How Mountain Biking Changed My Life!

My name is Brad Huber, I live in North Logan, Utah and am almost 17 years old. I started Mountain biking nearly two years ago. One of my friends (who sadly doesn’t bike much anymore) infected me with the addiction to mountain biking. He took me up Green Canyon, a local trail about a mile from my house. The trail is a local favorite. Its a four mile out and back trail with some flowy downhill. I was hooked. Even though my bike wasn’t even close to being a good one, I was still hooked. I was riding a hand-me-down Marin Hawk Hill. It was about 12 years old, rusty and with zero suspension. But It worked. Which was all I needed.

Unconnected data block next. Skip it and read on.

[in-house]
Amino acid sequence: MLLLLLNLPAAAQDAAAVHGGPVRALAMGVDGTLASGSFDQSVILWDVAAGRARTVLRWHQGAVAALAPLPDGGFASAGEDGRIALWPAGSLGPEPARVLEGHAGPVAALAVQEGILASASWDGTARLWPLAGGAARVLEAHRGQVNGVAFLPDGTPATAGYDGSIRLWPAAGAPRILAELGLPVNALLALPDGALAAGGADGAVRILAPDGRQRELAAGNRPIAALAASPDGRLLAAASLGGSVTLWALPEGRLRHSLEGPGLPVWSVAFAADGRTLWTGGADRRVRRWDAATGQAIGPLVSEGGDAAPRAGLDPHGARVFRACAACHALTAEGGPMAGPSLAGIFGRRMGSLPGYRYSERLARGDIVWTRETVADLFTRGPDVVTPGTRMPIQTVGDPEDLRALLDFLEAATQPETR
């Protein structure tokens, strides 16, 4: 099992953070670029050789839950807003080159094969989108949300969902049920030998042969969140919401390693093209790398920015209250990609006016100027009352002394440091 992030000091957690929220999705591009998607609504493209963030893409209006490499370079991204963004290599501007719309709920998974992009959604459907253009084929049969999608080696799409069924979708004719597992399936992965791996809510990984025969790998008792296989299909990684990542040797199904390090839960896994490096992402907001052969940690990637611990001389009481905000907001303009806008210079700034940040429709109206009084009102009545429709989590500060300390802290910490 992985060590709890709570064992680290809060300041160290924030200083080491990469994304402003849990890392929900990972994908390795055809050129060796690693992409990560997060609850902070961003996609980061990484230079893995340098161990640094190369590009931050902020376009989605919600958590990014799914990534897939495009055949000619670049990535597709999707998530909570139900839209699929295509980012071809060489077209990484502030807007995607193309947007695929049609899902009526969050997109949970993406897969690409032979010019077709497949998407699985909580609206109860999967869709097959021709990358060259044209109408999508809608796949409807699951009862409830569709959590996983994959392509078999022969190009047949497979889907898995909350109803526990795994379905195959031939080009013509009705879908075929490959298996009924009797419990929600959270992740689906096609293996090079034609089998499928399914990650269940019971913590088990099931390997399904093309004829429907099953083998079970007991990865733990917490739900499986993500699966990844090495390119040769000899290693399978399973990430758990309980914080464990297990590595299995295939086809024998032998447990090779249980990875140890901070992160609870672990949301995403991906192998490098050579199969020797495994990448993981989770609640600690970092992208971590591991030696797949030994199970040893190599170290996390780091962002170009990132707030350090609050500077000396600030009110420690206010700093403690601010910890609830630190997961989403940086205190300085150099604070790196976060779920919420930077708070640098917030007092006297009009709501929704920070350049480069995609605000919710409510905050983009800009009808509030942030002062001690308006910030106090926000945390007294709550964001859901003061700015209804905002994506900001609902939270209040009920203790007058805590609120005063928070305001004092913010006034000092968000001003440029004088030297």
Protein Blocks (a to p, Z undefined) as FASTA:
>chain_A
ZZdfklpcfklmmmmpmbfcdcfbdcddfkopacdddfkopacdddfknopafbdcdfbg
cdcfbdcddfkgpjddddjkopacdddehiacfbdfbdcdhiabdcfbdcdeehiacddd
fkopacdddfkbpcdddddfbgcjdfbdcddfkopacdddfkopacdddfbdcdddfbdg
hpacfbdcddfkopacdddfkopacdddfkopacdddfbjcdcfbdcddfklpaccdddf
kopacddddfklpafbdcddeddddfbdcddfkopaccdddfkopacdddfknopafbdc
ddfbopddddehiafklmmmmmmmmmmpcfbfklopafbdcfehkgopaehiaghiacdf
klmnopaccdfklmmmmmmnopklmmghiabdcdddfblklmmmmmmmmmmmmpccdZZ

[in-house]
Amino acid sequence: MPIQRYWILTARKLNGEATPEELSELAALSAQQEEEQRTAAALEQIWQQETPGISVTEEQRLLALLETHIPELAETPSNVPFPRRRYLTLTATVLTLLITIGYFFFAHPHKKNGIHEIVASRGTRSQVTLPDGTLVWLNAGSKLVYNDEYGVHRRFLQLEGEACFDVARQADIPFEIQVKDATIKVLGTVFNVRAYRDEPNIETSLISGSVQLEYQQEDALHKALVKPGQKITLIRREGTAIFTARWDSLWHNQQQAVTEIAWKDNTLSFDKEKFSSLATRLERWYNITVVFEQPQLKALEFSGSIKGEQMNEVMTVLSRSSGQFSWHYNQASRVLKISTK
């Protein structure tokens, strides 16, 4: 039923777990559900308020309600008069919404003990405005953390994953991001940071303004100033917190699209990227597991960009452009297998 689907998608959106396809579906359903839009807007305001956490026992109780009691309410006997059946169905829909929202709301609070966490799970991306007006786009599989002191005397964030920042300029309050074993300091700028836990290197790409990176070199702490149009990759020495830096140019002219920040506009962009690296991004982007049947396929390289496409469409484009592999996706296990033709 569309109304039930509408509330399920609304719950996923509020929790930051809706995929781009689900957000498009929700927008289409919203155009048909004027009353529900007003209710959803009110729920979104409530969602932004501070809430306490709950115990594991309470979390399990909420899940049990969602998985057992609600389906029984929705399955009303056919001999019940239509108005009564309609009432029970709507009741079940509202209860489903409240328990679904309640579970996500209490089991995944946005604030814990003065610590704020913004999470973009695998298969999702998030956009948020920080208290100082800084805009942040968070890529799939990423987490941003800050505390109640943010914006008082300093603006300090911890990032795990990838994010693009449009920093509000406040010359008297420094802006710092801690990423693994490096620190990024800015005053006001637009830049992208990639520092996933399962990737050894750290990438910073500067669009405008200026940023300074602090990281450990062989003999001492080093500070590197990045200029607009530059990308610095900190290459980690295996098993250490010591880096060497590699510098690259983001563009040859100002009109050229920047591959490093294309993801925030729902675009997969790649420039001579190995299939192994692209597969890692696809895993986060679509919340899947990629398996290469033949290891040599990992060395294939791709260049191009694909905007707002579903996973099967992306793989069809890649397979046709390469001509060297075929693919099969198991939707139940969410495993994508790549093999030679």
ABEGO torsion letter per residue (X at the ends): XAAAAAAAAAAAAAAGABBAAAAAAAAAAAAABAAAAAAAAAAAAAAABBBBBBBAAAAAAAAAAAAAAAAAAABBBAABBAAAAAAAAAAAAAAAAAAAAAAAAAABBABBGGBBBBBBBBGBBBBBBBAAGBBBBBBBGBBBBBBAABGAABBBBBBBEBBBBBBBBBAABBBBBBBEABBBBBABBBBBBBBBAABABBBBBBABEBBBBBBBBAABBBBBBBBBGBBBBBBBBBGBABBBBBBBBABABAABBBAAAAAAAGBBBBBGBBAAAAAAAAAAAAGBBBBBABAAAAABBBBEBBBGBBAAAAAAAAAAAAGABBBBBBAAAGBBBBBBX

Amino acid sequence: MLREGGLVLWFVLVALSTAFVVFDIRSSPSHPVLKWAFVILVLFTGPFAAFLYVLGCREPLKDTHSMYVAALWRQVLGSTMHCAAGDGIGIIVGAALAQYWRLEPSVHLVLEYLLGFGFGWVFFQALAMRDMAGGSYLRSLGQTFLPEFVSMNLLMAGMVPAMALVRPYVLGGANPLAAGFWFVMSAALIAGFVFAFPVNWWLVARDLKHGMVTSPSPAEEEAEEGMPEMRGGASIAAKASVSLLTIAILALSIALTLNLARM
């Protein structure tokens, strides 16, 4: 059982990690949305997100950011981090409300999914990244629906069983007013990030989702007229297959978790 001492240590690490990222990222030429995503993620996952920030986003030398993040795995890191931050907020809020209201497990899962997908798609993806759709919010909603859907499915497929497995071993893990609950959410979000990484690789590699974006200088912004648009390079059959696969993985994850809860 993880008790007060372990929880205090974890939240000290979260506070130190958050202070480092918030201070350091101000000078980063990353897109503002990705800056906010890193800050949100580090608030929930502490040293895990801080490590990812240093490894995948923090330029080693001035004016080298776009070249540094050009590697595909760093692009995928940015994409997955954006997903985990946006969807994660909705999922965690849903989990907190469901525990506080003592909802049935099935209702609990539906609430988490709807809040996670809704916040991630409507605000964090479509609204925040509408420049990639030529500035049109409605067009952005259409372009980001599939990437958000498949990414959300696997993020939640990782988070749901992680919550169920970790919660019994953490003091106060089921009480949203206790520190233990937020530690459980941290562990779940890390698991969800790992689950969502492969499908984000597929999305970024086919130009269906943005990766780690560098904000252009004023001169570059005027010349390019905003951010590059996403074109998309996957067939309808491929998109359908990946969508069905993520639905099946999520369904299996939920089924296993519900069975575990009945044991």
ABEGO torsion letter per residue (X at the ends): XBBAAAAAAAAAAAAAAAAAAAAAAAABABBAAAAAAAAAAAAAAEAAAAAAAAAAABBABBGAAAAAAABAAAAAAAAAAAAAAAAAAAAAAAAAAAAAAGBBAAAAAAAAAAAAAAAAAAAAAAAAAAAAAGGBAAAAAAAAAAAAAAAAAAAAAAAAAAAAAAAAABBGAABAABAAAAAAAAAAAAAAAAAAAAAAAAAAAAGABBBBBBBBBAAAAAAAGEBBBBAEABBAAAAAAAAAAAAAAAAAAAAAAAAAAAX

One of my buddies told me to download Strava and explained the benefits. I started using Strava for every ride and became competitive with the leaderboard. I was more aggressive on the downhill, but still pushed on the uphill, and was pleased when I made it into the top 50 on the leaderboard. I kept using Strava through out that summer. One afternoonn I got home and uploaded to Strava, I looked at the segments and saw a segment titled Cache Valley High School Mountain bike team interval section.’ I had never heard of the mountain bike team before, so I did a Google search and found more about it. I emailed the coach right away and found out that the season was just starting. Their first race was in 2 weeks. I started coming to the practices and enjoyed being with other people who loved to mountain bike, it was much better than being alone on the trails. I wanted to race, but my bike really wasn’t race worthy. I started to look around on the local classifieds site but I couldn’t afford anything very expensive. I found the right bike just before the first race. My Dad and I drove to Salt Lake City the night before the race to pick up the bike. I paid $650 for a Giant Yukon in good condition. We then went down to my first ever Mountain Bike race in Draper Utah. It was one of the hardest things I had ever done. The High School Mountain bike series are set up as cross country riding, with races consisting of multiple laps on a 4-5 mile course depending on skill level. I raced in the sophomore division, where we had to do 2 laps. I ended up having to walk parts in the second lap, and was totally exhausted after I finished. I had done pretty well for my first race, I placed 16th in a field of 60 riders. I was pretty consistent in the last 4 races. I placed in the 20 to 30 range most of the time, which I was happy about. My ultimate goal was to make it onto the podium and I felt hopeful. I loved the team as well, It was a great group of people that all loved to mountain bike. I really felt like I belonged. After the season was over I didn’t stop riding. I road as much as possible, and every ride was a workout. For spring and summer riding, I joined a local club team that reimbursed race fees. Starting in May, I started doing a mountain bike series, called I-cup. They were similar to the High school series, but with harder courses. I did okay in the first few races but could tell my bike was holding me back. I rode that Giant Yukon to pieces. After months and months of daily use on the trails, It was time to look for a better bike. It weighed all of about 32 lbs, and it was a size small. 26 inch wheels, full suspension, beginner level drivetrain. It definitely wasn’t a race bike. By the middle of June 2014 I had found my new baby. Santa Cruz Highball Carbon 29 with about 5 rides on it. I paid $1700 of my hard earned money and raced it the next day.